kennedy, cole, and the cotillion ball -- 10/4/19

Today's selection -- from Nat King Cole by Daniel Mark Epstein. In the deep prejudice of the early 1960s, President John F. Kennedy attended a "cotillion" hosted by an African-American civic organization. One of the debutantes at that ball was Carol Cole, daughter of the legendary entertainer Nat King Cole:

"Carol Cole was in the bloom of young womanhood. As prominent African-Americans, the Coles would see to it that their daughter, at age seventeen, had a proper debut. In the autumn she must attend the Links Cotillion debutantes' ball to be presented to society.

"Links is an African-American civic organization. Since the early 1950s the Links Cotillion at the Beverly Hills Hilton had been the debut of choice for black girls. Carol would not only be welcome; she would be expected.

"Carol and [her mother] Maria both had ironic feelings about this business. Carol, being an enlightened child, thought that this debutante parade was silly, especially for black people, heedlessly mimicking upper-class whites.

"Maria agreed, and said so. But, and this was decisive, the Coles had a huge responsibility to the black community to play by the rules, and in 1961 the rules were that a Cole daughter made the scene of the Links Cotillion. Carol was not a revolutionary. She was a dutiful daughter. So she went along with the program, attending debutant rehearsals that autumn.

" 'I went to rehearsals for this thing, something I never really wanted to do,' Carol recalls. 'I had just been given a car, and I went off. I was sup­posed to come back right after this rehearsal, and I just could not come home. I decided to take a drive to the beach. As time went on I realized I had really blown it. l should have been home, should have called, but I couldn't. I didn't know how I was going to face the music.'

"'So I drove home, but I parked the car around the corner, rolled up the windows, locked the doors, and went to sleep.'

"A while later someone tapped on the car window. 'It was a friend of the family who also happened to be a juvenile police officer. He told me to unlock the door and go with him, he would take me home.'

Nat King Cole and former United States President John F Kennedy greeting an African-American debutante during a cotillion, Beverly Hills, California, 1962

"'When I got there the lights were on and I could almost feel rays of heat coming out the door. My father is standing there, at two in the morning, and he's sort of smiling but he's furious. He gave me a hug to show he was glad I was okay, but he was angry. My mother was inside waiting, and she really gave it to me. From the time we were small we were told that if we did wrong it would reflect badly on our family, on our father's name, and on our race. We were carrying it all. Mother was saying you did not just "mess up" you did not just "blow it," you came close to jeopardizing your father's whole career. It was always that. I said I was sorry many times. I was terrified. The hardest part for me was when they asked why, why, why, and I could not tell them why. I cried. First Mother said, "You're not going to be in this Cotillion," which of course would have been fine with me. But as you know, a few days later we went.'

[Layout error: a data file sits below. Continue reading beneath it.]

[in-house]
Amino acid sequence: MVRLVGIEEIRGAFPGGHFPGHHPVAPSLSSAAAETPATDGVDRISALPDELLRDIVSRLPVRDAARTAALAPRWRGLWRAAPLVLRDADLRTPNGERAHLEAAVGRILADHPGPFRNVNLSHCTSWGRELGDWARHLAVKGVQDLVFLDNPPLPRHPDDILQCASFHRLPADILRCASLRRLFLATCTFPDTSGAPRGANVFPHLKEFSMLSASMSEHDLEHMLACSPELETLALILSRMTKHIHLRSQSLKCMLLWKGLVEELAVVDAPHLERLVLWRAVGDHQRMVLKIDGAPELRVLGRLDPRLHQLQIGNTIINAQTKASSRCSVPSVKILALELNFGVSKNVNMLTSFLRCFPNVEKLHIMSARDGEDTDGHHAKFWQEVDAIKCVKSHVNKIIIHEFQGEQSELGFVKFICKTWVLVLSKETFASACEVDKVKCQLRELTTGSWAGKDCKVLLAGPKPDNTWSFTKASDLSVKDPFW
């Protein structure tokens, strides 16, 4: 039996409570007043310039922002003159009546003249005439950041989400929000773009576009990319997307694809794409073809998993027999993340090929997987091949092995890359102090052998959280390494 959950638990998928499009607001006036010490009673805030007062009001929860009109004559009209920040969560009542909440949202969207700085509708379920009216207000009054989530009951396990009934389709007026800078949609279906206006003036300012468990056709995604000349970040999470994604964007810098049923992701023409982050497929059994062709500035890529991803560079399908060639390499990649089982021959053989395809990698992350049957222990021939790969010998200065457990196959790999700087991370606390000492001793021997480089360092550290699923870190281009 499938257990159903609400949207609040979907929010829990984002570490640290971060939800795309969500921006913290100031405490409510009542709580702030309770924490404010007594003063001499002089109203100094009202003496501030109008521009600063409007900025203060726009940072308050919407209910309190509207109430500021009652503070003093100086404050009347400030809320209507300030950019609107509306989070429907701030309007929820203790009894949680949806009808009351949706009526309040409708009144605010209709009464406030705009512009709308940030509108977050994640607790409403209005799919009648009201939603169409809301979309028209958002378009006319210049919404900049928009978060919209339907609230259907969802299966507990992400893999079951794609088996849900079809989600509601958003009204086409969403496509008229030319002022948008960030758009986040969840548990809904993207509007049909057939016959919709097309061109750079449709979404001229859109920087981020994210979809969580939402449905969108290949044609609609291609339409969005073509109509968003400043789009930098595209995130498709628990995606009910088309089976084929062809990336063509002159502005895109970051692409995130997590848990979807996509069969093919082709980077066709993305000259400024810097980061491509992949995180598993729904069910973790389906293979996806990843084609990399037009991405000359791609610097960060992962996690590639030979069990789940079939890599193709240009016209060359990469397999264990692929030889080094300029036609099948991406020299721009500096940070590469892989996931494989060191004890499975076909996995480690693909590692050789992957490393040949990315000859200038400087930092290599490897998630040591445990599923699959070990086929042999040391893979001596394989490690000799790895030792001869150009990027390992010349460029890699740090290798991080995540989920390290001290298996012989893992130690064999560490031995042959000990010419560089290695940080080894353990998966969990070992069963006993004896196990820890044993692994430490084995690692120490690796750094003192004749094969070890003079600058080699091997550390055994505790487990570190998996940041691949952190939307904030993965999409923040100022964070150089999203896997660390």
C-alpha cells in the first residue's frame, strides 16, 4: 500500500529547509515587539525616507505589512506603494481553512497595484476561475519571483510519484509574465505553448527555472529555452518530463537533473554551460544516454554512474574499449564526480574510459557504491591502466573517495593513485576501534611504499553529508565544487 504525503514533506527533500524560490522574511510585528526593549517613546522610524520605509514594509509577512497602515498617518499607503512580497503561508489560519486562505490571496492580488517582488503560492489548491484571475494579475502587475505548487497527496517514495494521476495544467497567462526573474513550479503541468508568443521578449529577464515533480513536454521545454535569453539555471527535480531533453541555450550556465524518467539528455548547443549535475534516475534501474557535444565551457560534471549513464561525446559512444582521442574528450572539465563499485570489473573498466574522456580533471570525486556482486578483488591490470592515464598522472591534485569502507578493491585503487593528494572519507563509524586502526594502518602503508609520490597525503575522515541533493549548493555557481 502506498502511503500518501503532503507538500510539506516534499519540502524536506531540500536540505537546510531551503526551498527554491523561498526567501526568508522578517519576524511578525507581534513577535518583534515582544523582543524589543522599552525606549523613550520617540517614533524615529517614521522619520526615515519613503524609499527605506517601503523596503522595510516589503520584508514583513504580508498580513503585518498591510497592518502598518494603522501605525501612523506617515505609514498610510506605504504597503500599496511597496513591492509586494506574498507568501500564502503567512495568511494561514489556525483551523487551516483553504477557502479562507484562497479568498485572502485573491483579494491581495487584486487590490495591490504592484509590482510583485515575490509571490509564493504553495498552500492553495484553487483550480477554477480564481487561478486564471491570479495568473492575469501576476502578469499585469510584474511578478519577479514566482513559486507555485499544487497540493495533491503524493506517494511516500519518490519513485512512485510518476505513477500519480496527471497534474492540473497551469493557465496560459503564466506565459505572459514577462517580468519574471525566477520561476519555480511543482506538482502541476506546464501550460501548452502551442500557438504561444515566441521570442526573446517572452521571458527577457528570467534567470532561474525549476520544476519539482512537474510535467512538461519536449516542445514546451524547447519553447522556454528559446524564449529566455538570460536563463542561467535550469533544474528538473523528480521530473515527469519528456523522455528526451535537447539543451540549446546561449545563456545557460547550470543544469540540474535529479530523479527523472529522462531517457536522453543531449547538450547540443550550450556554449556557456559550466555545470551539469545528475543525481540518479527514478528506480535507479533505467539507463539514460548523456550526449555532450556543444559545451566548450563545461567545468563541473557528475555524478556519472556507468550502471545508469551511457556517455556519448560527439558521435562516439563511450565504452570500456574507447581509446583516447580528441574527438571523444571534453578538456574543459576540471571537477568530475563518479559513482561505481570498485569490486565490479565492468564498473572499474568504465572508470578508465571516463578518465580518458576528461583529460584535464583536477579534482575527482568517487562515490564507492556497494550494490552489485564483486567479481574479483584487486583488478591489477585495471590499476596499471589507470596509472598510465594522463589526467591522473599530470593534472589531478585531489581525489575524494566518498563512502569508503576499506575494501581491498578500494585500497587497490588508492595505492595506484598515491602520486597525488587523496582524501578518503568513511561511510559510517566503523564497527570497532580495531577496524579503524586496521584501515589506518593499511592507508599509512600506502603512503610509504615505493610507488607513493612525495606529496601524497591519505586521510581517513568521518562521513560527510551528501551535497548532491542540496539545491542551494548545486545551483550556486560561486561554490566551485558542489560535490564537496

"Everybody in America would know about it. Nat had been invited to sing at a $100-a-plate fund-raising dinner at the Palladium for JFK and the Democrats on the same night as Carol's debut. So in the early evening of November18, 1962, Cole sang for the Pres­ident at the Palladium. After performing, ... Nat hurried from the Palladium to the Hilton, so as not to keep his wife and daughter waiting, and joined them at the dinner table. The women looked lovely. Carol so grown-up in her silk faille gown with its scooped neckline, wearing long, buttoned French kid gloves; Maria in lace, so youthful-looking she might have been mistaken for Carol's sis­ter. They had not yet got over the tension caused by Carol's beach escapade, but the family was putting on their most cheerful faces. Maria probably would have preferred not having to compete with the Presi­dent of the United States for Nat's attention on this important night.

"A stranger in a suit approached the table. 'Excuse me, Mr. Cole?'

"Maria had always thought he was too generous when people approached him, for autographs, for a word. This night he was not, and politely told the man not to disturb him.

"'No, Mr. Cole, the President wants to see you.'

"'The President of what?' Cole said with some irritation.

"'The President of the United States,' said the Secret Service man. So Cole went with the agent to a room at the Hilton where Kennedy was staying. JFK wanted to know if it would be all right if he visited the Links Cotillion. He mentioned his fear of movement in strange crowds, and Cole assured the President he had nothing to worry about at the Links Cotillion.

"From the lobby of the Hilton, President John F. Kennedy and Nat King Cole entered the ballroom where five hundred African-Americans had gathered. The President told the crowd: 'Nat was at our dinner tonight, so I thought I would reciprocate. I congratulate you girls and your families, and I am grateful that you let an itinerant President come to your party.'

"King Cole presented his daughter to the President. A reporter wrote, 'Carol's bow was most regal.' The President stayed as the twenty-eight debutantes formed an aisle; he strode down the aisle, and then shook each girl's hand.

"The event made headlines and social history. It could never have hap­pened before the 1960s and JFK's Camelot."


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author:

Daniel Mark Epstein

title:

Nat King Cole

publisher:

Farrar, Straus and Giroux

date:

Copyright 1999 by Daniel Mark Epstein

pages:

117-120
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